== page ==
Today’s blog is written by Catherine Greenblatt (travel companion extraordinaire and a core member of the film production team)
For the last 9 days, we have been visiting many sites in Poland that each play some part in piecing together the puzzle of Moshe Rynecki’s life and work. We have relied upon the memoir of his son, George Rynecki, to guide us through the streets of Warsaw. We have also relied upon curators and art historians whose institutions have collected, held, and cared for Moshe’s work. Along our way, we have had some remarkable surprises–several paintings we thought we knew but really didn’t, a newspaper image of a painting we had never before seen–a detailed scene of a passover seder (at right), but was it destroyed or does someone somewhere in the world still hold it?–and a few more puzzles and some enticing leads. These tempting, mysterious fragments spur us on to know more. In the archival records of ZIH (Jewish Historical Institute) and in the MNW (National Museum in Warsaw), we read the names of people who somehow rescued Moshe’s works. And next to their names, dates of sale/purchase: at ZIH: 1946, 1949, 1964, 1984. One of them, from the handwritten ledgers of MNW, is a J. Zebrowski, who sold two watercolors to the MNW in 1963.
Along the way of this project, Chasing Portraits has made a great number of friends through Elizabeth’s tireless and brilliant use of social media. One of them is Piotr Nazaruk who has done a great number of things for Chasing Portraits: he has found archival materials, including
newspaper articles and images, written a letter in Polish on our behalf, translated some legal materials, and he even traveled to Lublin, where we had the great pleasure of meeting him in person. We spent a lovely afternoon together there and after lunch learned about the work of Grodzka Gate (see below). When Piotr read Elizabeth’s last blog, about this mysterious J. Zebrowski, he did some remarkably quick and excellent research and found some very interesting materials indeed. There was in fact a caricaturist by the name of Julian Zebrowski, somewhat younger than Moshe Rynecki, who lived in Warsaw during the interwar years. Some of his work was anti-semitic, but he apparently had some remorse after the war. Now, when we were visiting the MNW to see the two watercolors there, we interviewed Piotr Ripson, the deputy director of the museum, who is also a great admirer of ZIH and who described the boldness of their exhibition program, providing the example of a recent show of anti-semitic cartoons. Julian Zebrowski was one of the artists featured in that exhibition.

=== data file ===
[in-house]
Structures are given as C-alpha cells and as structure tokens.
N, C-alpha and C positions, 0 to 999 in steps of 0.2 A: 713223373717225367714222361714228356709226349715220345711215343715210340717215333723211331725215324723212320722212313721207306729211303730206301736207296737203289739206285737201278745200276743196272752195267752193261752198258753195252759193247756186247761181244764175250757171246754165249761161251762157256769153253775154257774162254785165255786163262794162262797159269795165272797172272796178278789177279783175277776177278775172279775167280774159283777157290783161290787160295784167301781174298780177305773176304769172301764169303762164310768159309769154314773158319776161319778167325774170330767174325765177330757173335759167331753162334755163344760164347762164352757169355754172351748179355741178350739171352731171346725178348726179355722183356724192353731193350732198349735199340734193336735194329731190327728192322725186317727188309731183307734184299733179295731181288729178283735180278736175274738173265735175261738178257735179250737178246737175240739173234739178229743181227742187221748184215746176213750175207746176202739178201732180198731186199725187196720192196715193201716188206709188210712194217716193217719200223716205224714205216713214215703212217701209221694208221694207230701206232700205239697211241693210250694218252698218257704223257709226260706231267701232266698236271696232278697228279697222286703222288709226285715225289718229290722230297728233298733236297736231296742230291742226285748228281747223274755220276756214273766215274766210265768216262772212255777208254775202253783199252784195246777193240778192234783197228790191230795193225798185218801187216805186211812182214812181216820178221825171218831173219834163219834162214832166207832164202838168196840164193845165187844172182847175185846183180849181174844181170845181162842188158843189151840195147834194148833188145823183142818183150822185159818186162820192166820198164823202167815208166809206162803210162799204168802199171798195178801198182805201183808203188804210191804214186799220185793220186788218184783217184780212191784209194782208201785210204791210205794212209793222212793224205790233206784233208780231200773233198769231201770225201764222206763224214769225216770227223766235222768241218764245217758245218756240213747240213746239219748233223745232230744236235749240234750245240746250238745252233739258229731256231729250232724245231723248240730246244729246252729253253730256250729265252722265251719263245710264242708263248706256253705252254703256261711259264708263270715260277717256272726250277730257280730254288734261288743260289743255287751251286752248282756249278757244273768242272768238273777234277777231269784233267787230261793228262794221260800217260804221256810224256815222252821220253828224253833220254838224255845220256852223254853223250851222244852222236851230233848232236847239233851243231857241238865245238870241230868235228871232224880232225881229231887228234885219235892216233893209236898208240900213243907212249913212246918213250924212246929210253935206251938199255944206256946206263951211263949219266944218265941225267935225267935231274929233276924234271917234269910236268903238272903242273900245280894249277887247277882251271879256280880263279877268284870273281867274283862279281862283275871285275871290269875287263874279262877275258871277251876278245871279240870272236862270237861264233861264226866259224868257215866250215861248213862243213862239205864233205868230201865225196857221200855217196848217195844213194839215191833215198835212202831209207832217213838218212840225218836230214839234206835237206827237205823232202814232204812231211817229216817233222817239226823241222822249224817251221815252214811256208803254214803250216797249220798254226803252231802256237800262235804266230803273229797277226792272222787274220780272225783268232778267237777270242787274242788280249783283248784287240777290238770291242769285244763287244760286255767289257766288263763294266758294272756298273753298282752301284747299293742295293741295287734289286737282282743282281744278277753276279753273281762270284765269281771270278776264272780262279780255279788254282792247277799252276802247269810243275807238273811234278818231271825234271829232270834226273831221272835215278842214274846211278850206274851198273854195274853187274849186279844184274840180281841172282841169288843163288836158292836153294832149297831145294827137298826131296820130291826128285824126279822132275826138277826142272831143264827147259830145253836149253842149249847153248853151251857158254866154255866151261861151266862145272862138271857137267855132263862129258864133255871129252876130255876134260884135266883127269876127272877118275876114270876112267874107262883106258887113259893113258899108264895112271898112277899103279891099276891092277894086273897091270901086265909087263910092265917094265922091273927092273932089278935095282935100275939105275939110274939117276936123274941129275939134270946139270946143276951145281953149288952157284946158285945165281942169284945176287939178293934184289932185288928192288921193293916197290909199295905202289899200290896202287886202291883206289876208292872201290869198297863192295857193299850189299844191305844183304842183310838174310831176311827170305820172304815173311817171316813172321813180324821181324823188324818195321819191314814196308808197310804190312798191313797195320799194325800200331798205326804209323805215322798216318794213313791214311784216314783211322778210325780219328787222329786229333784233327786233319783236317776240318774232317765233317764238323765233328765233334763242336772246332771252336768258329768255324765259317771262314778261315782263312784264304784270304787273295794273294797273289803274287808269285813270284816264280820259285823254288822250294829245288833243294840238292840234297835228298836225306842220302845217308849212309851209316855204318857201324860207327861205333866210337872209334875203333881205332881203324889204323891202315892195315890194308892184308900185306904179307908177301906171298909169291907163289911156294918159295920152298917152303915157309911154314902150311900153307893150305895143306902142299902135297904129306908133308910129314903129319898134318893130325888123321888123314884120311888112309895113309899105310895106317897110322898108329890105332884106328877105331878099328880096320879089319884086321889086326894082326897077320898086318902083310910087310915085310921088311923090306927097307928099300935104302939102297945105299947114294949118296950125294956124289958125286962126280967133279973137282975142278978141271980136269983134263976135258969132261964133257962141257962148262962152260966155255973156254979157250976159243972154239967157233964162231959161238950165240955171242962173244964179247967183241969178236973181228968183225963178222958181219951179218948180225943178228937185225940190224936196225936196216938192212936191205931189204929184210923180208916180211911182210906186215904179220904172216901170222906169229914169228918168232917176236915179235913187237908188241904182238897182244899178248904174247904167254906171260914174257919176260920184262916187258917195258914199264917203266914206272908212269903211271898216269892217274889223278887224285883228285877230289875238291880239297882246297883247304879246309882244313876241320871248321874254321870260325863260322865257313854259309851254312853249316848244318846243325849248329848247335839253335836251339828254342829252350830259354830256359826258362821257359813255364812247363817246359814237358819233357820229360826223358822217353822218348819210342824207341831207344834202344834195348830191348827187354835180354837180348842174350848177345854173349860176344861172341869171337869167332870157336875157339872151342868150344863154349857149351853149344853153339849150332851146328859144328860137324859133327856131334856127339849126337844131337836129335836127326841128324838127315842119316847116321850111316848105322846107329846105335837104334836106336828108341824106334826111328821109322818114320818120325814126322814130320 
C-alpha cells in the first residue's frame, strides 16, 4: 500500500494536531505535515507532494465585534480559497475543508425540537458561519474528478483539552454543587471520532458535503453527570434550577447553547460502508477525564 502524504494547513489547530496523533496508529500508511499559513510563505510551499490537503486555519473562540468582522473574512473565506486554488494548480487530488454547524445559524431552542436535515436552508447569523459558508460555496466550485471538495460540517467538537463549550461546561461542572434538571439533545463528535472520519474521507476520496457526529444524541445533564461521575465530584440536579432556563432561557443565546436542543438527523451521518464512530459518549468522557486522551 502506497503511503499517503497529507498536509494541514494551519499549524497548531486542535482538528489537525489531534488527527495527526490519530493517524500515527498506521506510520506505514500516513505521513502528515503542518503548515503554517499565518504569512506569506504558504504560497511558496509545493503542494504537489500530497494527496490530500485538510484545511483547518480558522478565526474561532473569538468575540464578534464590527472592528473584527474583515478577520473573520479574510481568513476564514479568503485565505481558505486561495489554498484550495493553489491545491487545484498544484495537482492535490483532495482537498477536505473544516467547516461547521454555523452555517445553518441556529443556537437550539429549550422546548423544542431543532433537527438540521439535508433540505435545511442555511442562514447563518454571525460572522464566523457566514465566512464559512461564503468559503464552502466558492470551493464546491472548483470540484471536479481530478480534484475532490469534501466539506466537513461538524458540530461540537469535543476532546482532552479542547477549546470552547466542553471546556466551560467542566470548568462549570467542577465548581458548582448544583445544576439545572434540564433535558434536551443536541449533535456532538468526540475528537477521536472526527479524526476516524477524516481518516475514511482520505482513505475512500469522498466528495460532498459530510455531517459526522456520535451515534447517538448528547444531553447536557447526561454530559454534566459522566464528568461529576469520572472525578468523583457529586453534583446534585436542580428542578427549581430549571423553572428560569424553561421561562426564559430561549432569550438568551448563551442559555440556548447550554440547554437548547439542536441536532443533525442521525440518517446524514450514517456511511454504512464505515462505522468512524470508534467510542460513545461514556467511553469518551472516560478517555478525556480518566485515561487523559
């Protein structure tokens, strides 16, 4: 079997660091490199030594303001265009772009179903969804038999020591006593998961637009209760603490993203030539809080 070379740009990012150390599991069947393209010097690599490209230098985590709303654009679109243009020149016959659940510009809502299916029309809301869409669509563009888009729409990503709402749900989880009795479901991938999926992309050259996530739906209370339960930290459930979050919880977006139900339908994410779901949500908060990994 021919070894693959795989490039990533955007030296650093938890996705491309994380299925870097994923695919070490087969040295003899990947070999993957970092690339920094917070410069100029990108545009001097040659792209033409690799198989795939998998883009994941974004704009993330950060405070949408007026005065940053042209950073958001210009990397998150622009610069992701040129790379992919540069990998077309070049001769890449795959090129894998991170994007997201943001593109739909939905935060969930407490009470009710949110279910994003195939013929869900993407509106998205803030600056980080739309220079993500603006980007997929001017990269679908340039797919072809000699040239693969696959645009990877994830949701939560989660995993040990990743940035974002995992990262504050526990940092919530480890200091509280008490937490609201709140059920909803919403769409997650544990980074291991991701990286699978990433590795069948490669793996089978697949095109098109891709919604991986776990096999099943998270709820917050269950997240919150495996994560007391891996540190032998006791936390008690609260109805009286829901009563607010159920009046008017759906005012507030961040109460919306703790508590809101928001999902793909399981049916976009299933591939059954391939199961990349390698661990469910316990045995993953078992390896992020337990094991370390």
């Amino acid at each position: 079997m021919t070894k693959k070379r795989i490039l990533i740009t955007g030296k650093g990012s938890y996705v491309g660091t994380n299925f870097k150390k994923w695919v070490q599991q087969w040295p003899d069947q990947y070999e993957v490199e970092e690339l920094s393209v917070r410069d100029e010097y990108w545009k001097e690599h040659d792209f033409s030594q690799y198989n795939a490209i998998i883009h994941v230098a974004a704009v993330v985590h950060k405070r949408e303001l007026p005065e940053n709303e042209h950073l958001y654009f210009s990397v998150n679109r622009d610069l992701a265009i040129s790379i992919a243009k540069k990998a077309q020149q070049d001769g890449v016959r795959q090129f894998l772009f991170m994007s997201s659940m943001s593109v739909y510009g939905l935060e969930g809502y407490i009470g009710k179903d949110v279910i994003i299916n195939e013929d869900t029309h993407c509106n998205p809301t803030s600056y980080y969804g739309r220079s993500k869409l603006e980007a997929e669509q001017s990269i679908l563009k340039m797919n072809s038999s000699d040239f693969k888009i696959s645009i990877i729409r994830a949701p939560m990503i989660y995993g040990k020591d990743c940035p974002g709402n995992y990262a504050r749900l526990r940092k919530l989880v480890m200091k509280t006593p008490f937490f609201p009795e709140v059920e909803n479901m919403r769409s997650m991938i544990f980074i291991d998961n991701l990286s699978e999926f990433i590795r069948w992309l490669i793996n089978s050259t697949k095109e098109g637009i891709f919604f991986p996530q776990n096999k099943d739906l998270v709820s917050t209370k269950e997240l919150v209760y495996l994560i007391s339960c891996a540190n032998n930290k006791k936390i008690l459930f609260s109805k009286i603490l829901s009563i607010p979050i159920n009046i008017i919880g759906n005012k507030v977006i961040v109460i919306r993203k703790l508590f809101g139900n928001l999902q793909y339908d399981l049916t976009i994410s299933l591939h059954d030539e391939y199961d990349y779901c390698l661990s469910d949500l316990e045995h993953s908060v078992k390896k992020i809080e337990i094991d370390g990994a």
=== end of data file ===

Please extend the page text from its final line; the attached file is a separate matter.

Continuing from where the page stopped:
Before we leave Warsaw, we hope to fill in a little more of the picture. We know (thanks once more, Piotr!) that Julian Zebrowski died in 2002. If indeed this Julian Zebrowski is the J. Zebrowski in the ledgers of MNW, how did he end up with the paintings? Did he find them? Did he buy them in the interwar years before Moshe hid them? Were they part of one of Moshe’s original eight hidden bundles? Did he find them among the ruins of Warsaw? Are there more? Why did he sell them to MNW, which has no other collection of Moshe’s work? Did he approach ZIH with sale, which did already have an established collection and an overarching mission that centrally includes Moshe’s life and story? And if he did approach ZIH, why didn’t the transaction take place? And then there are questions about Zebrowski’s own life and work: Does he have heirs? Might they have more paintings? Did he have a publishing house? An editor who might familiar be with his work and might know something about his estate? Why would an anti-semite collect Jewish art? What was the nature of his postwar remorse and what form did it take? Does ZIH have archival records about Zebrowski that might reveal information about Moshe?